I’ve just finished wrapping a couple of extra presents for tomorrow and have been thinking about Christmas Eve as I remember it…so different from the cold, grey weather and busy, flustered Christmas day I expect tomorrow, until – meal over and replete – we lie sluggishly on sofas watching Christmas specials on TV.
Christmas for us, growing up, began on Christmas Eve. I think maybe because my Mother grew up in Namibia and was influenced by the German tradition, we had our Christmas meal on the 24th. In my memories it was always hot and the smell of slightly rotting plums from beneath our over-burdened plum tree competes for space in my mind with the high-pitched whine of cicadas. We would have started cooking the turkey in the afternoon and the kitchen would have got hotter and bulbous bottle flies might have crept in through the open back door to fly buzz around when the turkey was being basted.
Accompaniments to our turkey would be ham, roast potatoes, butternut squash and beans – called Blue Peter and which were a deep purple when growing on the trellis in the veggie garden, and bright green once plunged into boiling water. Mom and Dad would have had slippery yellow-green tinned asparagus as a treat for a starter and pudding would have been a traditional heavily fruited, brandy-soaked Christmas pud and creamy custard for everyone except me – I would have home made condensed-milk ice-cream into which my Mom would have slipped a coin so I wasn’t left out when the others found their treasures.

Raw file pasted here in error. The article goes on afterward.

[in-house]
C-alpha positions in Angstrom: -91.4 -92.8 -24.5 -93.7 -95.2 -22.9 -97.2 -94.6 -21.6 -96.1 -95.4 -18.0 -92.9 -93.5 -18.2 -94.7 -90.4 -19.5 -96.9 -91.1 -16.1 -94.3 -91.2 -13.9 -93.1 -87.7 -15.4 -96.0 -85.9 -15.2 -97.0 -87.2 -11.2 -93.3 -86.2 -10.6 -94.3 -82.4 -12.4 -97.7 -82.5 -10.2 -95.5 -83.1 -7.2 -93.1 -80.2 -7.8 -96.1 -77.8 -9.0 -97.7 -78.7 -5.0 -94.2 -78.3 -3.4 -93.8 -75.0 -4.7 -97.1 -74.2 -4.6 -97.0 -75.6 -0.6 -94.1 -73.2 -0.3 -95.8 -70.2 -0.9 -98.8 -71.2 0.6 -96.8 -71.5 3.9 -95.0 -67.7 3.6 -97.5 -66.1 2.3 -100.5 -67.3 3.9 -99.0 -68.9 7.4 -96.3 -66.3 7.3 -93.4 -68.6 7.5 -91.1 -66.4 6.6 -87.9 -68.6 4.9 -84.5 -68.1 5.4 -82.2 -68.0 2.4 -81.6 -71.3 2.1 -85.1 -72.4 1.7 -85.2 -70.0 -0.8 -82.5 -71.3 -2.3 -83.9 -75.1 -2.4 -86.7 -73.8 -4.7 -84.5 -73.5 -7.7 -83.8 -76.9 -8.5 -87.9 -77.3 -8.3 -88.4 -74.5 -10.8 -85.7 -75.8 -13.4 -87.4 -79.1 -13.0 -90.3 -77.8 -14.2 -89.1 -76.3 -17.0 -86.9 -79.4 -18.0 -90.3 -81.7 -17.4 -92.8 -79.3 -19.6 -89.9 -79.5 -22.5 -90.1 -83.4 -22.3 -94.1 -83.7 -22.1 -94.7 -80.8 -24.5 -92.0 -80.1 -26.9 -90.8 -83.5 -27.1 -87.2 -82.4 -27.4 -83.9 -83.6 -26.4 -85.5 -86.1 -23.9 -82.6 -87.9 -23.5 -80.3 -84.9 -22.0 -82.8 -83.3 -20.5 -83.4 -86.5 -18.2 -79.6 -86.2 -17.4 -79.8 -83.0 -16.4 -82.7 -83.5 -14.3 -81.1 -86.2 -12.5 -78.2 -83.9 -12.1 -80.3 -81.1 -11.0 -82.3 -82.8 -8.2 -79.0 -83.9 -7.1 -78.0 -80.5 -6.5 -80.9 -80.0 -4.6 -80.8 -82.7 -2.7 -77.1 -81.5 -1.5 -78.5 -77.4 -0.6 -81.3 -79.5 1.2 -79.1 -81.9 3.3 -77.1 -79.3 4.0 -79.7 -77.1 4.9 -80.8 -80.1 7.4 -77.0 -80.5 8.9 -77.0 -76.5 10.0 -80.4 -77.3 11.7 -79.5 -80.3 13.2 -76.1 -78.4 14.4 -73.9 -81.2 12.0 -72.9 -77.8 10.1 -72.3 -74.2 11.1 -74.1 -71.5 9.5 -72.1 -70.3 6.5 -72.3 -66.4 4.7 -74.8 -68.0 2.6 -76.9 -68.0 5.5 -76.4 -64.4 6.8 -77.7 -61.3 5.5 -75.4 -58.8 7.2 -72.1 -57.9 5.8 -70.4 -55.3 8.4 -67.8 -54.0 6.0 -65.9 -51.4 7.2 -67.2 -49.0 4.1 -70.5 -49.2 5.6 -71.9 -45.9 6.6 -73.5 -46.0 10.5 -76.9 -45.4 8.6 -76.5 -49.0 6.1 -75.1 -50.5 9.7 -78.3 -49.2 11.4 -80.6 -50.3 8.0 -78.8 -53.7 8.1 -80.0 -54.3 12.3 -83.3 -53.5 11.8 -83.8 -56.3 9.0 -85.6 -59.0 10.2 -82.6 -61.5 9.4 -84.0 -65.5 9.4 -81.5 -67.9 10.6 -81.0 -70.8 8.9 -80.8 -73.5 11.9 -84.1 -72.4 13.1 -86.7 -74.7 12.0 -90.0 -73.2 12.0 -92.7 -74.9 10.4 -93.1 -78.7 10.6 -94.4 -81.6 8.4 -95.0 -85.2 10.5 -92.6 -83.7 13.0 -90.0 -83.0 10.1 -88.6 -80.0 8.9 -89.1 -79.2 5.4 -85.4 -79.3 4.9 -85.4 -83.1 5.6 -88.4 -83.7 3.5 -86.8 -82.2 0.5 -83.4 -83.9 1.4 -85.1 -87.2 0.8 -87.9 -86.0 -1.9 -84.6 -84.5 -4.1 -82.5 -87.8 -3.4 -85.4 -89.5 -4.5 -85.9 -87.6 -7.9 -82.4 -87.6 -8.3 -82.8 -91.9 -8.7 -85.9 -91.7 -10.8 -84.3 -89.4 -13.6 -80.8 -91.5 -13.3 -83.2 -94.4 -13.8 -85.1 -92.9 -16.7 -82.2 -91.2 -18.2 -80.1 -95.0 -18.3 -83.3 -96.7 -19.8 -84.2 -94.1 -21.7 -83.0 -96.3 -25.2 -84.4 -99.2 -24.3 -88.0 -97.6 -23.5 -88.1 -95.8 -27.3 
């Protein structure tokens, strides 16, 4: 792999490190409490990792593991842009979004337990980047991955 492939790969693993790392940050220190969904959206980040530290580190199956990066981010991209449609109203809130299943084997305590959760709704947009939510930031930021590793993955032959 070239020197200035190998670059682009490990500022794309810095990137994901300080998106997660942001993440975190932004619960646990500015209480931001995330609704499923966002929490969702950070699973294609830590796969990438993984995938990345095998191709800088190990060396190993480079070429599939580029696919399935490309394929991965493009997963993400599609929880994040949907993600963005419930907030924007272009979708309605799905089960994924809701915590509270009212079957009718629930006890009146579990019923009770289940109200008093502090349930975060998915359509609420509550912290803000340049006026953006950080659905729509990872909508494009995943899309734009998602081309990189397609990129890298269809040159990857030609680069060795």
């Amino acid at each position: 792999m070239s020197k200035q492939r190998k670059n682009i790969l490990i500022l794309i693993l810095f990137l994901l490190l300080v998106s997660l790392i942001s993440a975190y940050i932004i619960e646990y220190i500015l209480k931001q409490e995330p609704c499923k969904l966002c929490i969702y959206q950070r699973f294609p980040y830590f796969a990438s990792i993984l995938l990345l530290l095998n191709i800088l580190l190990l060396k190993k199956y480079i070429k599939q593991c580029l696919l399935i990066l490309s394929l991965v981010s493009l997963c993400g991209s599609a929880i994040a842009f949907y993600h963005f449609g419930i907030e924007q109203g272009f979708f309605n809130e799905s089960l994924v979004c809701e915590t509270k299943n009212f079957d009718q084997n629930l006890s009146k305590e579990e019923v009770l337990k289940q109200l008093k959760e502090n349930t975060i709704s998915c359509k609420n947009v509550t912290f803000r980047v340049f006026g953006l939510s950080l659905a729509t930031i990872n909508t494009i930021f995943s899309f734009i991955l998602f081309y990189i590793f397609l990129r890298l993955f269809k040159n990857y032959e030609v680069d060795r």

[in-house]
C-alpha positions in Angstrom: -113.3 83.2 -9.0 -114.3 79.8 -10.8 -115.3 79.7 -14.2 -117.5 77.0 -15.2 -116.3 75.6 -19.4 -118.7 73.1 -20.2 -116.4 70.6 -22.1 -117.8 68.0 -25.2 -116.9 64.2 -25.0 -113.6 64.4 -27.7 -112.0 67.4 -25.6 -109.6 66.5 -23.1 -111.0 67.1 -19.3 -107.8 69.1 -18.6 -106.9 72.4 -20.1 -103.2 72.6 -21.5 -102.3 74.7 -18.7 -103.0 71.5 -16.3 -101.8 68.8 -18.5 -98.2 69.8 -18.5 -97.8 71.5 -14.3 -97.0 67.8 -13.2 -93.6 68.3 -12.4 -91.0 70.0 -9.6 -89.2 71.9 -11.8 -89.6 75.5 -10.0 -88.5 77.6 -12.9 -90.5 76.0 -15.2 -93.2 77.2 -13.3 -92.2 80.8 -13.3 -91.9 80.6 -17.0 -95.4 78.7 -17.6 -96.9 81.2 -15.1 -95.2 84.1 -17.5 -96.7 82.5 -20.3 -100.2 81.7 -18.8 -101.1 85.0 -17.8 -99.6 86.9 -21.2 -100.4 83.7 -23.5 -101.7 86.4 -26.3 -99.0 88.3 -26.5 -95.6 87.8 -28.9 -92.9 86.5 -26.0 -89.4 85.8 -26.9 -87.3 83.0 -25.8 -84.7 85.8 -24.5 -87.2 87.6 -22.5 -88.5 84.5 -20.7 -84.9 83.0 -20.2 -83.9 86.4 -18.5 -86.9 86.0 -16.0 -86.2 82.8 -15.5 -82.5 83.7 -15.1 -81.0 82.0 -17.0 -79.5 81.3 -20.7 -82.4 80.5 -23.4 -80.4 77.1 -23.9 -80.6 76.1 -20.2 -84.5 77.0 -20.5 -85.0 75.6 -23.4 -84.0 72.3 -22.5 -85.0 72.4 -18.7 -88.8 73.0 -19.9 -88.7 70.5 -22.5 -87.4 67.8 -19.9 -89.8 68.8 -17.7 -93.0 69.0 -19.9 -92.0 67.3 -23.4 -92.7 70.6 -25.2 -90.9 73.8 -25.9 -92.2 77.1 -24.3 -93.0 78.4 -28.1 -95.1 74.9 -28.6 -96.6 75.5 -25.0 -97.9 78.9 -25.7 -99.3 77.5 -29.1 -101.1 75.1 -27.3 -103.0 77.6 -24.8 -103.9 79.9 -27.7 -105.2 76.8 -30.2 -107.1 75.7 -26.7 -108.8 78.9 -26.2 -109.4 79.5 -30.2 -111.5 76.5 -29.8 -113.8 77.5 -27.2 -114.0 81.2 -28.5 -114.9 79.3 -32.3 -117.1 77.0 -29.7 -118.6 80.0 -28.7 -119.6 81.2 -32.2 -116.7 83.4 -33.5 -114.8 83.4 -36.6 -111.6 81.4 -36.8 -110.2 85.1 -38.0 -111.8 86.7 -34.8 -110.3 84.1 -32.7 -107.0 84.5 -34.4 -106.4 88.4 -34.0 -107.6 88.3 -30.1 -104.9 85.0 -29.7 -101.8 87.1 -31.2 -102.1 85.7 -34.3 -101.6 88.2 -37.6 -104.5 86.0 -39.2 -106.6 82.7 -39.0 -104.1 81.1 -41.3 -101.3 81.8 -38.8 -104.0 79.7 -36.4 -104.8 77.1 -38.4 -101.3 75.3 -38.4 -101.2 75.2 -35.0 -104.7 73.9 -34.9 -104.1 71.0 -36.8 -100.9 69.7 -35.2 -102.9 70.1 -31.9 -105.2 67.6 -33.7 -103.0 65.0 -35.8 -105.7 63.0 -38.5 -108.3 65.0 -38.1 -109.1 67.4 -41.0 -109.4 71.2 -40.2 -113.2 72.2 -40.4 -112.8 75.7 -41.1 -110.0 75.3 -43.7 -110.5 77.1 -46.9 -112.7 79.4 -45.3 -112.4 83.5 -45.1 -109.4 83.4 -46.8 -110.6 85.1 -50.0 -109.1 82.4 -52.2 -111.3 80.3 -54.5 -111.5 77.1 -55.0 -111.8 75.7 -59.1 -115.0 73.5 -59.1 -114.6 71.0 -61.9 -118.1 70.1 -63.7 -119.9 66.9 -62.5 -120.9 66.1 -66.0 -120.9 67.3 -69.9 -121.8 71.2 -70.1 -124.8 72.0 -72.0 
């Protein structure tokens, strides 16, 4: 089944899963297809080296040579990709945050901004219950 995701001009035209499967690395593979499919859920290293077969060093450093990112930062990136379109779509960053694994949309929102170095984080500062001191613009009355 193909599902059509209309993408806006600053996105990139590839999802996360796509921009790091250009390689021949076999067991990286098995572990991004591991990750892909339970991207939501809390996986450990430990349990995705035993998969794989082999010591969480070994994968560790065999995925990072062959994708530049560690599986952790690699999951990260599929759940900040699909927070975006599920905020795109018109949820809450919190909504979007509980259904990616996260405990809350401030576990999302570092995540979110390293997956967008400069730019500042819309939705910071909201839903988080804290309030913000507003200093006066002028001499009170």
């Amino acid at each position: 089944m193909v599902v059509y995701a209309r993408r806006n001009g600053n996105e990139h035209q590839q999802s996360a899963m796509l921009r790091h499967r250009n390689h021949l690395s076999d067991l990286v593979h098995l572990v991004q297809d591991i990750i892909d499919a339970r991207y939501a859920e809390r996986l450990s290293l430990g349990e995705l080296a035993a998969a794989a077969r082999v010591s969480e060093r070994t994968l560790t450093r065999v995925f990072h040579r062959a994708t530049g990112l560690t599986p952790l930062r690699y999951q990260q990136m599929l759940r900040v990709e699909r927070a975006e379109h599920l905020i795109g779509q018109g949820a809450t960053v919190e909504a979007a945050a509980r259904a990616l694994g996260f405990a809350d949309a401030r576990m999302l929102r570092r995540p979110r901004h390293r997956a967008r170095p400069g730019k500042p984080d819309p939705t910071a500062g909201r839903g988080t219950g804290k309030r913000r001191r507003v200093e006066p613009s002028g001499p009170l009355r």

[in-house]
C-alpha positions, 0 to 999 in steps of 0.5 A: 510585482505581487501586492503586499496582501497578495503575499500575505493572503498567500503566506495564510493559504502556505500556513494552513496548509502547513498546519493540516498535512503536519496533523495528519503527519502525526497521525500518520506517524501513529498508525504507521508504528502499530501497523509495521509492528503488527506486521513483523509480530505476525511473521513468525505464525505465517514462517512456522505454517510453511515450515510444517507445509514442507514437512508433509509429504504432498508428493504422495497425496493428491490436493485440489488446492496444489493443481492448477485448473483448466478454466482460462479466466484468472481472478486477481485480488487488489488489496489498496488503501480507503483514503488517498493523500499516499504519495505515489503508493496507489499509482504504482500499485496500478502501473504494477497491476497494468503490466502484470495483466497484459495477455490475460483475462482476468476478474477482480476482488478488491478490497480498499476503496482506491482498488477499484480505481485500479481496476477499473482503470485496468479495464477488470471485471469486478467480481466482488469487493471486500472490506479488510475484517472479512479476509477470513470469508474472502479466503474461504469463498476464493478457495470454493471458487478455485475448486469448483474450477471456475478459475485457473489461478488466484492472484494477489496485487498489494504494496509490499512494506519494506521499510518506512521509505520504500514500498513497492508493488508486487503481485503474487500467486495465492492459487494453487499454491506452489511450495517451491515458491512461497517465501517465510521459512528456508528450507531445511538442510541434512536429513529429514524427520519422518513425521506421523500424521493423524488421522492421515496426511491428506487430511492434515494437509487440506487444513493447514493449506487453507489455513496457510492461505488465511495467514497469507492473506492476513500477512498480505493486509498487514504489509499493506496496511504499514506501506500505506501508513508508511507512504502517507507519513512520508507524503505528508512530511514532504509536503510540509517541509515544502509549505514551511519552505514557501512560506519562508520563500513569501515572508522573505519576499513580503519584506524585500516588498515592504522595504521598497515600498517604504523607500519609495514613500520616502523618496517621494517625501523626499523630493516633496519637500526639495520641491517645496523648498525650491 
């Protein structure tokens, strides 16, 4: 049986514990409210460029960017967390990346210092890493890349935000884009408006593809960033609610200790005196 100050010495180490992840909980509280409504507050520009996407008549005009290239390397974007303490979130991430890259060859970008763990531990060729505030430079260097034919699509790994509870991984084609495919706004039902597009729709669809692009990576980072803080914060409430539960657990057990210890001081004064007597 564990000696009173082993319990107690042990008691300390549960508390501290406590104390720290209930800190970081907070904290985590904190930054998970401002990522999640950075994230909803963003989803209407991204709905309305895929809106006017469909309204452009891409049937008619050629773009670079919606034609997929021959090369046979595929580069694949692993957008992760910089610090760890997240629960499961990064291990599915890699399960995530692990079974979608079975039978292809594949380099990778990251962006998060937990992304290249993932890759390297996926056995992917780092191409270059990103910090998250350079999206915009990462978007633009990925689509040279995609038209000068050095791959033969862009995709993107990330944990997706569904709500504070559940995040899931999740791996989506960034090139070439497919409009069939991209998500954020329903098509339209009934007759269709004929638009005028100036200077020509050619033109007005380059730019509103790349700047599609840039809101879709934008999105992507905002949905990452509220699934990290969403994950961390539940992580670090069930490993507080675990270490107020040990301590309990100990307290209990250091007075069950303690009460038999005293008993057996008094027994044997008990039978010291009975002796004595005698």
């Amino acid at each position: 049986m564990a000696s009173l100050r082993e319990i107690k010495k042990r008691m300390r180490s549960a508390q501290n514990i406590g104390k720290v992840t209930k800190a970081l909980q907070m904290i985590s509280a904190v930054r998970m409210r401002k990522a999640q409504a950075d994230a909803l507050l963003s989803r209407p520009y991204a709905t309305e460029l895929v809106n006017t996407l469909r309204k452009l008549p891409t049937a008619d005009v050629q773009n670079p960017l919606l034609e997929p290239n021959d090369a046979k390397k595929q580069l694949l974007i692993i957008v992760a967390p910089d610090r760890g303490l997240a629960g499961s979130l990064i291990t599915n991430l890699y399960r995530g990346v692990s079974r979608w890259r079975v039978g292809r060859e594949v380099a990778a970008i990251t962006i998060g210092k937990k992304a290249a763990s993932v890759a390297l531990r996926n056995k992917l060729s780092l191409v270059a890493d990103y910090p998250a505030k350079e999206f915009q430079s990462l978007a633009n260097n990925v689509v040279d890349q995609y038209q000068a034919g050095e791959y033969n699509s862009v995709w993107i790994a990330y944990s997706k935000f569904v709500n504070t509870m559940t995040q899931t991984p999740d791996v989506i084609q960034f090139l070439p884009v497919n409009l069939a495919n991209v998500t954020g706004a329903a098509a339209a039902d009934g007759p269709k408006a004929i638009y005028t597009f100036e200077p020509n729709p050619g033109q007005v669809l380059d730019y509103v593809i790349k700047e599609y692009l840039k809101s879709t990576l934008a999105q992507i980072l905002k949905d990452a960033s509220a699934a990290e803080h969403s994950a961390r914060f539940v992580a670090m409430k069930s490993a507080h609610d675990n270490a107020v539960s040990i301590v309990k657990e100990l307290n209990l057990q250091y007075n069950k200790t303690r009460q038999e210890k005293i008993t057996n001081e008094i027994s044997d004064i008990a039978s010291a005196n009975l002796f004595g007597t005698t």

After dinner, the sun having set late, we would put out the presents under the tree and maybe watch a little TV until bed – Father Christmas would get a mince pie, a beer and maybe a home-grown carrot for Rudolf.
On Christmas Day all that remained was to open our presents while eating toast and drinking tea and getting dressed (often in new clothes we had received as gifts) and going to church. My brother and I would stifle our giggles as the ex-pat Welshman a few pews back sang louder than the rest of the congregation put together. We would head home for tea and shortbread or mince-pies and lunch would be a leisurely and relaxed cold leftovers with salads. No hassle and stress for the cook trying to get dinner onto the table for a hungry rabble! We might even have gone for a swim after our obligatory rest after lunch.
Nostalgia paints a rosy tint over such memories and traditions are only traditions as long as they last. And now, held dear in the bosom of my wonderful in-laws, who make me feel like a beloved daughter and sister, I’m homesick for heat and flies and quiet Christmases reading the inevitable book-gift in the shade.